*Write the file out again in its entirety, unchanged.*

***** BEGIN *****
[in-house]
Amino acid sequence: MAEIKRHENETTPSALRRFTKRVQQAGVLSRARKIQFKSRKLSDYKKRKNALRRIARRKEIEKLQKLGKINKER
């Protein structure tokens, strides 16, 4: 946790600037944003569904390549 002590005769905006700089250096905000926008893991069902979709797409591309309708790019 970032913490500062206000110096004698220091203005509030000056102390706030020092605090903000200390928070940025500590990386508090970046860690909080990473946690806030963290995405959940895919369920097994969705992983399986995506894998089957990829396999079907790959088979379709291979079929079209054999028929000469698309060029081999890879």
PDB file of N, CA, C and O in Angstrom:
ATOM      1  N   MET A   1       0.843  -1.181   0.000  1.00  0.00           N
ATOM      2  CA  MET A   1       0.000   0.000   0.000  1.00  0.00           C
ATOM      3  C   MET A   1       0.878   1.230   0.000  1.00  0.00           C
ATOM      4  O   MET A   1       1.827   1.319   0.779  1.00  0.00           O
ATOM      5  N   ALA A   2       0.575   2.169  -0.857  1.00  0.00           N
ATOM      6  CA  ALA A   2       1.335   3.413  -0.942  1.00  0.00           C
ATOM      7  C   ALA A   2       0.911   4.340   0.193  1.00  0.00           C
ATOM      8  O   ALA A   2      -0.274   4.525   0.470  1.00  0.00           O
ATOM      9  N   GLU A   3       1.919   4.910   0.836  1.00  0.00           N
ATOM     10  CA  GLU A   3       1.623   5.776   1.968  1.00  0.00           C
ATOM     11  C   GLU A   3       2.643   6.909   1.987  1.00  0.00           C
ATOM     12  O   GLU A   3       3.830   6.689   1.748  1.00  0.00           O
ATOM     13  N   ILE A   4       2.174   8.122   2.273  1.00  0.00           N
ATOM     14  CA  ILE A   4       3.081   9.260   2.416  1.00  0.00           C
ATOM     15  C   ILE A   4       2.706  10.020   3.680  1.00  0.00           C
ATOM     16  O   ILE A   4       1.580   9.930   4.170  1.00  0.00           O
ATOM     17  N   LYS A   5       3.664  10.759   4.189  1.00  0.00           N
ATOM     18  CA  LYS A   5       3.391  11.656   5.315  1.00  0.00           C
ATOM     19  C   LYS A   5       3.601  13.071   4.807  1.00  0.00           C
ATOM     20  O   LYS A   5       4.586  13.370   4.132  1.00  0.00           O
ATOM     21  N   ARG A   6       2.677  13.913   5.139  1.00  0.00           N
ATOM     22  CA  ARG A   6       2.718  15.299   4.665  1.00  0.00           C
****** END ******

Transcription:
[in-house]
Amino acid sequence: MAEIKRHENETTPSALRRFTKRVQQAGVLSRARKIQFKSRKLSDYKKRKNALRRIARRKEIEKLQKLGKINKER
């Protein structure tokens, strides 16, 4: 946790600037944003569904390549 002590005769905006700089250096905000926008893991069902979709797409591309309708790019 970032913490500062206000110096004698220091203005509030000056102390706030020092605090903000200390928070940025500590990386508090970046860690909080990473946690806030963290995405959940895919369920097994969705992983399986995506894998089957990829396999079907790959088979379709291979079929079209054999028929000469698309060029081999890879």
PDB file of N, CA, C and O in Angstrom:
ATOM      1  N   MET A   1       0.843  -1.181   0.000  1.00  0.00           N
ATOM      2  CA  MET A   1       0.000   0.000   0.000  1.00  0.00           C
ATOM      3  C   MET A   1       0.878   1.230   0.000  1.00  0.00           C
ATOM      4  O   MET A   1       1.827   1.319   0.779  1.00  0.00           O
ATOM      5  N   ALA A   2       0.575   2.169  -0.857  1.00  0.00           N
ATOM      6  CA  ALA A   2       1.335   3.413  -0.942  1.00  0.00           C
ATOM      7  C   ALA A   2       0.911   4.340   0.193  1.00  0.00           C
ATOM      8  O   ALA A   2      -0.274   4.525   0.470  1.00  0.00           O
ATOM      9  N   GLU A   3       1.919   4.910   0.836  1.00  0.00           N
ATOM     10  CA  GLU A   3       1.623   5.776   1.968  1.00  0.00           C
ATOM     11  C   GLU A   3       2.643   6.909   1.987  1.00  0.00           C
ATOM     12  O   GLU A   3       3.830   6.689   1.748  1.00  0.00           O
ATOM     13  N   ILE A   4       2.174   8.122   2.273  1.00  0.00           N
ATOM     14  CA  ILE A   4       3.081   9.260   2.416  1.00  0.00           C
ATOM     15  C   ILE A   4       2.706  10.020   3.680  1.00  0.00           C
ATOM     16  O   ILE A   4       1.580   9.930   4.170  1.00  0.00           O
ATOM     17  N   LYS A   5       3.664  10.759   4.189  1.00  0.00           N
ATOM     18  CA  LYS A   5       3.391  11.656   5.315  1.00  0.00           C
ATOM     19  C   LYS A   5       3.601  13.071   4.807  1.00  0.00           C
ATOM     20  O   LYS A   5       4.586  13.370   4.132  1.00  0.00           O
ATOM     21  N   ARG A   6       2.677  13.913   5.139  1.00  0.00           N
ATOM     22  CA  ARG A   6       2.718  15.299   4.665  1.00  0.00           C